AFTER winding up the fairly terrifying road clinging to the steep foothills, we parked in the plaza below the gravity defying oddity. The place feels really holy, and we were completely in the dark as people chanted, bowed reverently…and bought holy souvenirs at the holy gift shop. Not really realizing what we were doing, we wandered into the main room of the chapel, and soon we were quickly ushered in front of the preserved body of St. Basil himself. It happened fast, but it was a dizzying experience; with the heavy fragrance of beeswax and incense, fervent worshipers pushing past to kiss the coffin, and a monk chanting next to the body in the tiny grotto. Like so many times on this trip, we left feeling privileged to have experienced this unique corner of the world.
“It was all a mystery! From how the Monastery was built to the religion they practiced. I’m not going to lie we felt confused and overwhelmed…” d.
“I found myself thanking the universe for experiencing this, but feeling pretty awkward for having no idea what the hell was going on.” a.
FOR our last dinner in the Adriatic, we walked into the Old Town one last time, and tucked into a cozy looking konoba called Stari Grad. It was the usual fare we had happily repeated almost every night for the past month – wine, bread, cheese, pršut, fresh seafood – it’s simple, it’s amazing. Our last dinner, and last hours on this marvelous coast were simple, and notable for how it had become our ordinary. We weren’t sad or excited or moved in any way, because at this point it felt like there was no other reality than warm golden days, delectable food and wine, and atmospheric nights in ancient citadels.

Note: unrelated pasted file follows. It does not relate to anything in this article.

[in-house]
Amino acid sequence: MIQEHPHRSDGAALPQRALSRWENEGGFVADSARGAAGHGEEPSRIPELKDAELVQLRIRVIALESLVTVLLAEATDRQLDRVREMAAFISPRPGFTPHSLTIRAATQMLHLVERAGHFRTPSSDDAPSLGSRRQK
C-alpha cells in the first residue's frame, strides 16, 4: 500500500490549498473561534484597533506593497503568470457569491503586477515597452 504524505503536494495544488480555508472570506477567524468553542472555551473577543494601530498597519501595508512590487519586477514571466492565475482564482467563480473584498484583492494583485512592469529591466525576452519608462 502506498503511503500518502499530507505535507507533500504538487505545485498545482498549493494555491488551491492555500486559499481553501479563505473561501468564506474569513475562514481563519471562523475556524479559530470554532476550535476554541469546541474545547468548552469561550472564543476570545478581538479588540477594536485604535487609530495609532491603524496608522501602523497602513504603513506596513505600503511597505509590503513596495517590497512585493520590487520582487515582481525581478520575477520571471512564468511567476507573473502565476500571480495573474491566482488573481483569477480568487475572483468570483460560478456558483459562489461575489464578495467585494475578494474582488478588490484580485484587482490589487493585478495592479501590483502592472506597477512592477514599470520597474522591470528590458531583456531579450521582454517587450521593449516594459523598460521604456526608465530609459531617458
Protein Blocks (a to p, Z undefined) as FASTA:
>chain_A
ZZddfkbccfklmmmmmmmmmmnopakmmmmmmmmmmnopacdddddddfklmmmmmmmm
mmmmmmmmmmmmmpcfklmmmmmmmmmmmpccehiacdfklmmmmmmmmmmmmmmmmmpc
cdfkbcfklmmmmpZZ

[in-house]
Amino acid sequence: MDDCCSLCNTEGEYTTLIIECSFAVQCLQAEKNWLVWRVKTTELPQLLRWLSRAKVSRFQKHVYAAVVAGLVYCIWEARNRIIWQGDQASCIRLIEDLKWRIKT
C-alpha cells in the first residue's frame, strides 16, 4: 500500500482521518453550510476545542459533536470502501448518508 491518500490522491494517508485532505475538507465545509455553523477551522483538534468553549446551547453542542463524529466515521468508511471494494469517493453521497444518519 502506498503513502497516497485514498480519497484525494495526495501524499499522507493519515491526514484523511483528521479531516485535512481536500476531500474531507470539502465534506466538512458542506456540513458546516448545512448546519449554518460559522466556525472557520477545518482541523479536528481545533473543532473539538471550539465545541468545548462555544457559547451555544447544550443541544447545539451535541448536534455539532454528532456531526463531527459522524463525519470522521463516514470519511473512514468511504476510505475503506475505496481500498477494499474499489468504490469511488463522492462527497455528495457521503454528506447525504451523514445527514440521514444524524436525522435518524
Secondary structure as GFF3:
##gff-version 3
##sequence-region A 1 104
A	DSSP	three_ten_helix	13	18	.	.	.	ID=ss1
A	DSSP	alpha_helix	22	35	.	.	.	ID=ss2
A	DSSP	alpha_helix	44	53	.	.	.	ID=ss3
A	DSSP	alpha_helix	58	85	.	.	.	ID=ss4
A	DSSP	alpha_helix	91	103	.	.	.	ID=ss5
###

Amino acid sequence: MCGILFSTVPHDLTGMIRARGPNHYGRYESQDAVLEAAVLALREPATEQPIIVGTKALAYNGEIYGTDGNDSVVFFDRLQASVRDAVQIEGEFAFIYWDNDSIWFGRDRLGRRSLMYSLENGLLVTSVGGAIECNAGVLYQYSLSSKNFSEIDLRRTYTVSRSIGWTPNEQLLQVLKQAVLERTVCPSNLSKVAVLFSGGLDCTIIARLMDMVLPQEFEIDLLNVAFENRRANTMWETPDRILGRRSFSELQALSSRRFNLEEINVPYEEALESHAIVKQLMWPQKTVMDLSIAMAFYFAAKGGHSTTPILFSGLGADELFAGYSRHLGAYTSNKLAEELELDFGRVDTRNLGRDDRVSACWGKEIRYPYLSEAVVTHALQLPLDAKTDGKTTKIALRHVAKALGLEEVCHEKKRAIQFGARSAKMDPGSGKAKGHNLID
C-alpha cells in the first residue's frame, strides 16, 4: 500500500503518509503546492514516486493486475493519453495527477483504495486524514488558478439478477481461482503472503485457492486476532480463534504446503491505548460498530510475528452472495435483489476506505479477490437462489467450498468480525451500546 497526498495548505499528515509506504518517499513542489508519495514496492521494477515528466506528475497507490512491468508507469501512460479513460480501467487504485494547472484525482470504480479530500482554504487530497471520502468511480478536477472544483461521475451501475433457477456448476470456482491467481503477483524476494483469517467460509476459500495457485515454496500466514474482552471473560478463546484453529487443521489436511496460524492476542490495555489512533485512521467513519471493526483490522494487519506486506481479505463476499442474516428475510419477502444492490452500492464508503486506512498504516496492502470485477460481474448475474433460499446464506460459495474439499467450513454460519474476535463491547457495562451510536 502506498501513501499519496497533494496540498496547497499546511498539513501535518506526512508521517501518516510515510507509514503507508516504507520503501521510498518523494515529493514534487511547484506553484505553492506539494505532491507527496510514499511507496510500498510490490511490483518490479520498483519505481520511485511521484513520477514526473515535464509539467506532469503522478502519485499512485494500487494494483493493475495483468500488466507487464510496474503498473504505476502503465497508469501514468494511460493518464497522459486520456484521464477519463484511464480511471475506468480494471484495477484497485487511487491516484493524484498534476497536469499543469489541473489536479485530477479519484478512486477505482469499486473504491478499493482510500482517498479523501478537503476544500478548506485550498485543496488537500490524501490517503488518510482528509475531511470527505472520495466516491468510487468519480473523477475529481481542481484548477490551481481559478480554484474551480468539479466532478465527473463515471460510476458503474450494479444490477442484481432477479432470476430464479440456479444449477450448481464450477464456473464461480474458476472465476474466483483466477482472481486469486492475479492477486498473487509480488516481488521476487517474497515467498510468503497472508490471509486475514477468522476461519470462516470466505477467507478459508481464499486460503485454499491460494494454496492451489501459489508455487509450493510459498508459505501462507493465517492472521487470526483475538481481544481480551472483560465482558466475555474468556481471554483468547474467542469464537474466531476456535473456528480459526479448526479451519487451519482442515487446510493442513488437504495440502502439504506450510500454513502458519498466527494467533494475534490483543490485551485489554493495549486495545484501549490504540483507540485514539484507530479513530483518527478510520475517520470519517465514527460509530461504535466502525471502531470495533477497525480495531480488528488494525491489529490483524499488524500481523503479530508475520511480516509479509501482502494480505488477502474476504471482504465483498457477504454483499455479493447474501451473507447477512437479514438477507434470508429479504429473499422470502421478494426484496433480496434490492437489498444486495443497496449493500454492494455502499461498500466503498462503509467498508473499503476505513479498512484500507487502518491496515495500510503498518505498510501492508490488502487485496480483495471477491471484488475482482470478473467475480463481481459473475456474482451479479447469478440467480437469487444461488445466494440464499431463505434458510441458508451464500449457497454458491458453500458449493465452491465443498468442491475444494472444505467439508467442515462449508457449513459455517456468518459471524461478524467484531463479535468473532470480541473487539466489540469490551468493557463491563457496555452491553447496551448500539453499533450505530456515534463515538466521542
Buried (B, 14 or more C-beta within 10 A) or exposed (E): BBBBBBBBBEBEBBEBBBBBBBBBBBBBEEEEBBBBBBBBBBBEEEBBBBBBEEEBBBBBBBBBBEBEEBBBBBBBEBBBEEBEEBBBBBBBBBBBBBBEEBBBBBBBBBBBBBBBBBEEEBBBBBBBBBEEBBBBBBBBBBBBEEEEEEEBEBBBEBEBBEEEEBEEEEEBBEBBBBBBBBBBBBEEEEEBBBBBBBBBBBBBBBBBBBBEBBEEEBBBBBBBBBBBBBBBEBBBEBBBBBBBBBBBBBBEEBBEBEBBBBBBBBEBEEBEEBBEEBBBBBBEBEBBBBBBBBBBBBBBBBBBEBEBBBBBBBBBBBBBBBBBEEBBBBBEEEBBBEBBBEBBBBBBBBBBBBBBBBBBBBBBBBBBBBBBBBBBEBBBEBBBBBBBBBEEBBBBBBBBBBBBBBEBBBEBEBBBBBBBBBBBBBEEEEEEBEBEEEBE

“Having my last sip of local wine, feeling nostalgic, but thanking destino for a trip of a lifetime with the love of my life!!” d.
“I will miss this food immensely….until I learn to re-create it together back in New York!” a.
AS the writing of this memorable chapter in our life’s comes to an end, almost a year later, the impressions of the trip are vivid even to this day. From the obvious destinations in Venice to the little know oddities like Ada Bojana, the Adriatic coast boasts a myriad of destinations, not to mention world class beaches, weather and cuisine.
We left humbled, and thankful for the opportunity to celebrate our wedding, our first year of marriage, and our love of travel together in such a stunning and surprise filled locale.
We hope our rambling recollection of the adventure provides information, entertainment or at the very least pretty pictures, and we hope it inspires you to go find the good life in your next travels!